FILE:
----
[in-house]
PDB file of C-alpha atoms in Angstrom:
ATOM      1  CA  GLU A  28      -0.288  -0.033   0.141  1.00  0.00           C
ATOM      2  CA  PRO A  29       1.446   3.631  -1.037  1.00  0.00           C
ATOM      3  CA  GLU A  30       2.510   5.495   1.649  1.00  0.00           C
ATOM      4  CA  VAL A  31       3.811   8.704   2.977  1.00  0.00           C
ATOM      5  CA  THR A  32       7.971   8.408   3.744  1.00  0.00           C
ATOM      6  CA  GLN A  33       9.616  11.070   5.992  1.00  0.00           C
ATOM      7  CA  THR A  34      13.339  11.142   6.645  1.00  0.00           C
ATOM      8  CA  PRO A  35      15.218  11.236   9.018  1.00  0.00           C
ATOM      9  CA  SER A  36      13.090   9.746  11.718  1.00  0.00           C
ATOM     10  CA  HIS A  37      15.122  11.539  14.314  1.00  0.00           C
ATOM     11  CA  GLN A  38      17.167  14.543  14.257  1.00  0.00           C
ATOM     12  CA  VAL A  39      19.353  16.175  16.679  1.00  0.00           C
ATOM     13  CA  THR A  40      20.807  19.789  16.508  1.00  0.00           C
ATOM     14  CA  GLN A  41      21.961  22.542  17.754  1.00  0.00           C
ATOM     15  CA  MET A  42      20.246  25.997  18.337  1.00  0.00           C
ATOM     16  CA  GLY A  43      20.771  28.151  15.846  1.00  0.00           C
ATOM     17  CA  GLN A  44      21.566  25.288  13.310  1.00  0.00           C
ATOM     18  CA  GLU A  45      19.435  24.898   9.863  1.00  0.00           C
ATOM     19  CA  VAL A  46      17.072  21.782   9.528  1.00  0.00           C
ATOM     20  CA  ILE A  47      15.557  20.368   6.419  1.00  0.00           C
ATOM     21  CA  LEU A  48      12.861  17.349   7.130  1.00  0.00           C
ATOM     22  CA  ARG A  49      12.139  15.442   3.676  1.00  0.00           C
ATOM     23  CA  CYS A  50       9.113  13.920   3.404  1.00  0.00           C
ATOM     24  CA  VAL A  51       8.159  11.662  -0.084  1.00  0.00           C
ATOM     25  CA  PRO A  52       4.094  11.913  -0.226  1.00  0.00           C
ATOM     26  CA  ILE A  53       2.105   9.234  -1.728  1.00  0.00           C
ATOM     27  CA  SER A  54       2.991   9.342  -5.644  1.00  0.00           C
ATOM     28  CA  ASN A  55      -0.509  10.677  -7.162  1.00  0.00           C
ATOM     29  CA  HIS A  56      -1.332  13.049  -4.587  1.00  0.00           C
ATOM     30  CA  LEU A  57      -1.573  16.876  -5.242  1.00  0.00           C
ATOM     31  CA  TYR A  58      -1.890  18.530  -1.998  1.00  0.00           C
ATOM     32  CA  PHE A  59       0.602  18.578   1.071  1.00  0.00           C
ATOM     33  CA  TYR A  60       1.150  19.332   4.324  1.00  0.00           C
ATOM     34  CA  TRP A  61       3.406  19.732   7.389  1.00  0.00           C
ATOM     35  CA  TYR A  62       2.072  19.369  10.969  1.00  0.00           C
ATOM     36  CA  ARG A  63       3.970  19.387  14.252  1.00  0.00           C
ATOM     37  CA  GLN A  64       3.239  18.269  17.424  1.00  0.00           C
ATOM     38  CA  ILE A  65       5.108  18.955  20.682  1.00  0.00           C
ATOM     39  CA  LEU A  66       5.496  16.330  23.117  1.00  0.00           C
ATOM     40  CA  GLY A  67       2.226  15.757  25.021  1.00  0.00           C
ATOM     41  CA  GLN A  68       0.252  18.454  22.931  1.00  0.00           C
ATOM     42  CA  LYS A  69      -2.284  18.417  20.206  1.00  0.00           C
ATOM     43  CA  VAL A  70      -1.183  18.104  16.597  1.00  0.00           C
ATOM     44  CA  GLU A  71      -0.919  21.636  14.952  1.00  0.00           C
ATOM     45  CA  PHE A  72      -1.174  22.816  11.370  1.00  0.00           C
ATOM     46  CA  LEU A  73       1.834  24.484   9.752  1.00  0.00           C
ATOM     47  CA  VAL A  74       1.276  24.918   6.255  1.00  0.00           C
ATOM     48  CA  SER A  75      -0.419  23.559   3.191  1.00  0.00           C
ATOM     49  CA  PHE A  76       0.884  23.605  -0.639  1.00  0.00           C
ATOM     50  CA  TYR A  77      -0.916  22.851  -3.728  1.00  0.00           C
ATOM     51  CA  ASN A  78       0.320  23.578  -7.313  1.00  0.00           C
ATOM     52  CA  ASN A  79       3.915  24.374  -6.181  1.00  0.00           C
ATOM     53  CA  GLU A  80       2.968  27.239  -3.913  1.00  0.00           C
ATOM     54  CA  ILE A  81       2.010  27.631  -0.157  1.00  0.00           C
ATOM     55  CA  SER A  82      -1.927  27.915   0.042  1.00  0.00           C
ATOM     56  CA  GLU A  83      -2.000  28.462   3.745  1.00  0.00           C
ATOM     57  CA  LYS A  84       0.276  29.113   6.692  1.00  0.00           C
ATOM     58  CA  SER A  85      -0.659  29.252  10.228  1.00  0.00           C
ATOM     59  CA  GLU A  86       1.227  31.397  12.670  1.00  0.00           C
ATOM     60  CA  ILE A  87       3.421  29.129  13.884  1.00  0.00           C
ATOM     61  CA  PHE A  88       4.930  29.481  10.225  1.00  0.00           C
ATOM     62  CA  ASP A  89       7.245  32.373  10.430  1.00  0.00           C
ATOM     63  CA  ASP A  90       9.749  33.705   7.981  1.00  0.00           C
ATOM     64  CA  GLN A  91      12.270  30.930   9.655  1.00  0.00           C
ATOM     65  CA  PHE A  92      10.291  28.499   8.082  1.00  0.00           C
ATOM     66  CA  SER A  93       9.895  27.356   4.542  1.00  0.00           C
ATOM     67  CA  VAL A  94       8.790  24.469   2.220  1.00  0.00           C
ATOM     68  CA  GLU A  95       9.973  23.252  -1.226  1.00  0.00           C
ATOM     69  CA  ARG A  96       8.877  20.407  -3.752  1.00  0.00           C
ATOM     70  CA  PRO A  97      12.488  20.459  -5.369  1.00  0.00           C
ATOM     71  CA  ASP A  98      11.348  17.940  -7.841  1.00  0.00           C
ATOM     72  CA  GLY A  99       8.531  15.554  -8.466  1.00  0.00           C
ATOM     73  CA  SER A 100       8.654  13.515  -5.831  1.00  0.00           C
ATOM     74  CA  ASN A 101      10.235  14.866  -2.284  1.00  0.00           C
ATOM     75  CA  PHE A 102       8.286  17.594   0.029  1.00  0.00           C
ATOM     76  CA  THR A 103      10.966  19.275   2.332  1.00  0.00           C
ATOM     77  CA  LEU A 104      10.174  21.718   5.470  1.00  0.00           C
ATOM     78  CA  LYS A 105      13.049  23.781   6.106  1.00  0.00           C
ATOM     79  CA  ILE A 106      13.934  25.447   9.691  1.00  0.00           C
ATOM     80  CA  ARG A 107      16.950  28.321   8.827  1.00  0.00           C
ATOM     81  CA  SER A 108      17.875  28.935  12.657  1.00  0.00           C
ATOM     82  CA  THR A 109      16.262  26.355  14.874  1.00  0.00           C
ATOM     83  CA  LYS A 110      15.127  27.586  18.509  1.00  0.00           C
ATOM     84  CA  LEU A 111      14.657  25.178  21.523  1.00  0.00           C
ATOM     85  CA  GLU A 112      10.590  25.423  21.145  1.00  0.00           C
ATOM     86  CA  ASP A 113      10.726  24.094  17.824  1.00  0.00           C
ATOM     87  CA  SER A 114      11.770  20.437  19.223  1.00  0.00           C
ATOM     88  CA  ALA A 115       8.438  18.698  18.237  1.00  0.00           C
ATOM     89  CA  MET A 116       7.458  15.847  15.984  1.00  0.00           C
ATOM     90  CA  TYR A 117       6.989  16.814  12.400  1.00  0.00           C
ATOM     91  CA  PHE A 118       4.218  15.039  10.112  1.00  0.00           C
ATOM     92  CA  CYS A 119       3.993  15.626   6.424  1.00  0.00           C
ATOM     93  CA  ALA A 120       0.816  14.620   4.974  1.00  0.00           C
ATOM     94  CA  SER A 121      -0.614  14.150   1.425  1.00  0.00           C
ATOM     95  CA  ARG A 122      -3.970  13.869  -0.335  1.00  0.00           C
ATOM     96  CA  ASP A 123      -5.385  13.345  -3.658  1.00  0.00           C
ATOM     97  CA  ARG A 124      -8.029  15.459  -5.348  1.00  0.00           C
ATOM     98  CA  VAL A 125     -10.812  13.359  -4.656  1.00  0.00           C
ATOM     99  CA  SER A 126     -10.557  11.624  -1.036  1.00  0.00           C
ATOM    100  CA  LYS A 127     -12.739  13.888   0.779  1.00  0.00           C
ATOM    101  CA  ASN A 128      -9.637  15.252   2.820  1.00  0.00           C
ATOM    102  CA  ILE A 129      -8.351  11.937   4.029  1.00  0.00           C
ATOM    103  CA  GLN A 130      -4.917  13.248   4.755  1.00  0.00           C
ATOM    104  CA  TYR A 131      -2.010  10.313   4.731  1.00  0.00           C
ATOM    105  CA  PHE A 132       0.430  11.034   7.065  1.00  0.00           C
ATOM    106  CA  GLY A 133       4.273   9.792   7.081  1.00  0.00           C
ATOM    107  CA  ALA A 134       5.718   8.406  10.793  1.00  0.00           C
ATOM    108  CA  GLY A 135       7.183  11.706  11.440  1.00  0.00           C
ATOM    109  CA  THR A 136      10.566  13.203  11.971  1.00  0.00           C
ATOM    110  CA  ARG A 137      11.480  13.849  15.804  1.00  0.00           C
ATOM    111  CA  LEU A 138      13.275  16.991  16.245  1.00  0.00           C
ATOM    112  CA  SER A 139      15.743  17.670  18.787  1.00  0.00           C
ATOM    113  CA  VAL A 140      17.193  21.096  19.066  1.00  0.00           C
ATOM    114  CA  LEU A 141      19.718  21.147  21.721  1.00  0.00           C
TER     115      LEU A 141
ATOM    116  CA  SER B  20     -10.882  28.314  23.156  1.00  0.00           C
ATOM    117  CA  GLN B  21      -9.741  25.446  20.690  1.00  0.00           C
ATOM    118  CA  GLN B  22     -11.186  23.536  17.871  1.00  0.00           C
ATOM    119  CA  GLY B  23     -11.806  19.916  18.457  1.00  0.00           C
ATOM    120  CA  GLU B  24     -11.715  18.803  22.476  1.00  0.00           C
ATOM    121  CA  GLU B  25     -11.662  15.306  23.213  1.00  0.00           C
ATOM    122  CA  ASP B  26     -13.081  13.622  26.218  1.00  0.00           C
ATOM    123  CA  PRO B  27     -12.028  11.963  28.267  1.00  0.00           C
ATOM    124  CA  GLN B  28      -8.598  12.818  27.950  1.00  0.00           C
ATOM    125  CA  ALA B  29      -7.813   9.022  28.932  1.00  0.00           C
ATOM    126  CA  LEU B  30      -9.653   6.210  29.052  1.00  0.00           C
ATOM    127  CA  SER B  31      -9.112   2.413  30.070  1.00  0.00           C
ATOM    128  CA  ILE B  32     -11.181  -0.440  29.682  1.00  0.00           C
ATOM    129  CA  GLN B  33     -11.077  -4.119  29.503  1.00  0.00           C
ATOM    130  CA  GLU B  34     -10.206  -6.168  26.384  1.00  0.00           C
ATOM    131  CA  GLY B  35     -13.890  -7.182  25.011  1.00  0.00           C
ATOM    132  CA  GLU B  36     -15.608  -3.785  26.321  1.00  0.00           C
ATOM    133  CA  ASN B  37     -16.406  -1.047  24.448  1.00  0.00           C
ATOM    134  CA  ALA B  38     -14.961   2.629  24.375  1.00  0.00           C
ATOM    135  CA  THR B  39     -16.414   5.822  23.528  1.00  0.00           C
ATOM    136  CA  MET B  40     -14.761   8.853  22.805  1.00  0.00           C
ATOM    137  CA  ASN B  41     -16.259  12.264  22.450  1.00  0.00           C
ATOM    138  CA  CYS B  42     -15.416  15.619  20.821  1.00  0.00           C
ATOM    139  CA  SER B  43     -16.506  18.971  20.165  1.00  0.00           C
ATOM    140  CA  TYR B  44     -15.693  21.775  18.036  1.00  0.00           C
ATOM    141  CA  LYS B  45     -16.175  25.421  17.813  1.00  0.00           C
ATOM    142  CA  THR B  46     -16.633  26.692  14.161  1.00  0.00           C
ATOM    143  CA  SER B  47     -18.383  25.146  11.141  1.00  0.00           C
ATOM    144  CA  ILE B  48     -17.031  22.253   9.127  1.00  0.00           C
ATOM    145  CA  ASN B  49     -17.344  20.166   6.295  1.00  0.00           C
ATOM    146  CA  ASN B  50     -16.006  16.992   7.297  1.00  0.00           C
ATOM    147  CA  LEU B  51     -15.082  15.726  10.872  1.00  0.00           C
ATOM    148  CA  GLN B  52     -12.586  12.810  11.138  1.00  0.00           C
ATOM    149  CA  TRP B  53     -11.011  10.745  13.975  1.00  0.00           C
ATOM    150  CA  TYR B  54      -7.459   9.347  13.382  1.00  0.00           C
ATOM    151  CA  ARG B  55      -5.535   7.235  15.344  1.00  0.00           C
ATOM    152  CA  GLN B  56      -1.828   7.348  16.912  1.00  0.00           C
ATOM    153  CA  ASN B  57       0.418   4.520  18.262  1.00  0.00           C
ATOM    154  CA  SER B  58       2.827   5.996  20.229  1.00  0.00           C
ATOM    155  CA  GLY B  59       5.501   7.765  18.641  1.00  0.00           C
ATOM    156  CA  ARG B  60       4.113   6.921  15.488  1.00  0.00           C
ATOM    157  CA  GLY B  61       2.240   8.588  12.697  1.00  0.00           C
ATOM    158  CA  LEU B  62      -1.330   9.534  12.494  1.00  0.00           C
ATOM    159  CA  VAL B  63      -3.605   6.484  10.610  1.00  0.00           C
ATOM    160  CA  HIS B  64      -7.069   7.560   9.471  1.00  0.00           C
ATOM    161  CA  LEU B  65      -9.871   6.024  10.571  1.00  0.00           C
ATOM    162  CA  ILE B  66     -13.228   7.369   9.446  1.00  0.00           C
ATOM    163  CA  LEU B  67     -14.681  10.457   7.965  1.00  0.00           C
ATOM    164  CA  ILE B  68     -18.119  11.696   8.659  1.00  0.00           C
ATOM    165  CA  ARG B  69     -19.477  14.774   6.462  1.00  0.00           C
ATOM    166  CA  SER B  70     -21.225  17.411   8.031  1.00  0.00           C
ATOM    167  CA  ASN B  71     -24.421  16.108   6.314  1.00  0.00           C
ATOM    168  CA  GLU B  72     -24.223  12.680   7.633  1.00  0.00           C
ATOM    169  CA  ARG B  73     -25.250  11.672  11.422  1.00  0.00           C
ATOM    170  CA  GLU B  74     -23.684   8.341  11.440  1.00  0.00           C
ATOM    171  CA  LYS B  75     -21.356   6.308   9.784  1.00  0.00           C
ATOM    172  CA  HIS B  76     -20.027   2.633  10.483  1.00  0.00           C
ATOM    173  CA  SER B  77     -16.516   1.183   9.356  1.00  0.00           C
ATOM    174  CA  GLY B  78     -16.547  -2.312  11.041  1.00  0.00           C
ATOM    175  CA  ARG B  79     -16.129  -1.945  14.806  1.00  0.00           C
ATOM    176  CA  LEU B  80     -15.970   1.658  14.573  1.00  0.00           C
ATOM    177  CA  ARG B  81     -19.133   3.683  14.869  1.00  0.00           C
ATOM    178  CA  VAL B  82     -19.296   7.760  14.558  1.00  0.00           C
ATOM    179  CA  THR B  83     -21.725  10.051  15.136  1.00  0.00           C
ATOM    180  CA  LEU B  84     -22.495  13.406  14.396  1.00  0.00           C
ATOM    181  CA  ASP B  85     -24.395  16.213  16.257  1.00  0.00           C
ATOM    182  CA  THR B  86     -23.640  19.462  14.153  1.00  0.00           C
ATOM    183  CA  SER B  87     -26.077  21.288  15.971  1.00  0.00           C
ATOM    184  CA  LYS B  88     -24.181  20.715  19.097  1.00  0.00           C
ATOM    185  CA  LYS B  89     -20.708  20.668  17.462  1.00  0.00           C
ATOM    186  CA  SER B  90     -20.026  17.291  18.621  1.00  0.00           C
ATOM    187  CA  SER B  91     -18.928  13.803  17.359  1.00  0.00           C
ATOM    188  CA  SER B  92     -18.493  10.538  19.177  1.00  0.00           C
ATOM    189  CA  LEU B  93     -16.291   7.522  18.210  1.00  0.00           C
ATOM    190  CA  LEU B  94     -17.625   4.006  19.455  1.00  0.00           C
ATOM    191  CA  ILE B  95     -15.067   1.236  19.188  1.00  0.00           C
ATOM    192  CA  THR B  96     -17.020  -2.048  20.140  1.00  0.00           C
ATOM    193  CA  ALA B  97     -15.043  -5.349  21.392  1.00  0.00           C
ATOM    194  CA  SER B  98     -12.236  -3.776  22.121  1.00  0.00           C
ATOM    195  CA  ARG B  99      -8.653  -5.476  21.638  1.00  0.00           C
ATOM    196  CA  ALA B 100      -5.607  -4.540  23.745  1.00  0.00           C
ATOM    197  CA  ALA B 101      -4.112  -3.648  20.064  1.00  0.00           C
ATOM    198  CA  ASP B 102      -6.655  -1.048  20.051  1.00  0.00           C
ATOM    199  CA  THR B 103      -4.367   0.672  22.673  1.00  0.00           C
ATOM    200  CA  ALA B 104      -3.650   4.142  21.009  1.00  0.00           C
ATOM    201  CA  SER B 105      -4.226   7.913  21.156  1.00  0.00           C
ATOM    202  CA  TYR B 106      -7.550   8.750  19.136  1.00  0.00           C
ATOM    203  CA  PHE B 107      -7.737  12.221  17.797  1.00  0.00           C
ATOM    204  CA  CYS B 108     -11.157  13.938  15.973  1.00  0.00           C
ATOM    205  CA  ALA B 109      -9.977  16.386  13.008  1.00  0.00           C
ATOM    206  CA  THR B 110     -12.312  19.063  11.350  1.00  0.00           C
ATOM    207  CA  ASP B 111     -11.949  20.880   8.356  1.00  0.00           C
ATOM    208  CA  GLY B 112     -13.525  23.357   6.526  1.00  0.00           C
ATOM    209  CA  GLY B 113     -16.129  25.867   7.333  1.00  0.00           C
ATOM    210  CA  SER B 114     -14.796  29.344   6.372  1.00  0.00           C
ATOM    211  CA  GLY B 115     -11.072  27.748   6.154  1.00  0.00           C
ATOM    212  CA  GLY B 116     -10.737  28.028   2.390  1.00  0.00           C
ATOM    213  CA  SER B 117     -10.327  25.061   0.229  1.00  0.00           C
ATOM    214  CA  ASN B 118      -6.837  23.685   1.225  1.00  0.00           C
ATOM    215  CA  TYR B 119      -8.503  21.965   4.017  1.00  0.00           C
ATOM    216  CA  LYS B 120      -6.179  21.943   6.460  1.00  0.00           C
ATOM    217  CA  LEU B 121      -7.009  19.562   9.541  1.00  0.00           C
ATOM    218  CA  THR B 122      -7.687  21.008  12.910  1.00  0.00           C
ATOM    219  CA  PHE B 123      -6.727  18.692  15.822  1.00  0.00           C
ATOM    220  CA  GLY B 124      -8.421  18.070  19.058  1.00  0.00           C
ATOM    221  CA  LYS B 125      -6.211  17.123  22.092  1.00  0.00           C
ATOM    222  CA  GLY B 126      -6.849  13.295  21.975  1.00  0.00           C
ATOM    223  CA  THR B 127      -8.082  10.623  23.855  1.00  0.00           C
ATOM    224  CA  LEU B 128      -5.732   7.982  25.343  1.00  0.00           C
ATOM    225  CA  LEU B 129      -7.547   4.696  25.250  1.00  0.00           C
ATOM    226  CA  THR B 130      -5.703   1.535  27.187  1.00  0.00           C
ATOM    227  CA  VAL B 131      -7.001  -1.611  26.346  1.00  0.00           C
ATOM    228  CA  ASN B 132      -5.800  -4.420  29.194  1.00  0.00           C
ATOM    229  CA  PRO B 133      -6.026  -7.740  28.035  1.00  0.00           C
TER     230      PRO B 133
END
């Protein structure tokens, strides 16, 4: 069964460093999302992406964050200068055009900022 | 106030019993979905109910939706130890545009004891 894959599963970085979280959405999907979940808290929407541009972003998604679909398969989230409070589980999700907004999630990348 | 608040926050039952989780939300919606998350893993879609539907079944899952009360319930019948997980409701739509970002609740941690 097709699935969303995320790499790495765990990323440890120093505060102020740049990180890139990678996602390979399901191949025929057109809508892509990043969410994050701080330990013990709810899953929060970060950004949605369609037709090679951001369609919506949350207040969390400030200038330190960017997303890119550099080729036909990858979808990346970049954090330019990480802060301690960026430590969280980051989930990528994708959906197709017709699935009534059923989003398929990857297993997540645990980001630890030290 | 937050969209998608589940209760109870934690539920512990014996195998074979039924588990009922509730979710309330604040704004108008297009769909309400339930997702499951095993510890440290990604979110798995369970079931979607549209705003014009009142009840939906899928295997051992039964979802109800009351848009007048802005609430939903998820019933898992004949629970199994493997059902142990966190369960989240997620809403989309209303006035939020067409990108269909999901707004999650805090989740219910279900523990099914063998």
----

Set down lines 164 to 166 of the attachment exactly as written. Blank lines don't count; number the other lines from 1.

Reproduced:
ATOM    162  CA  ILE B  66     -13.228   7.369   9.446  1.00  0.00           C
ATOM    163  CA  LEU B  67     -14.681  10.457   7.965  1.00  0.00           C
ATOM    164  CA  ILE B  68     -18.119  11.696   8.659  1.00  0.00           C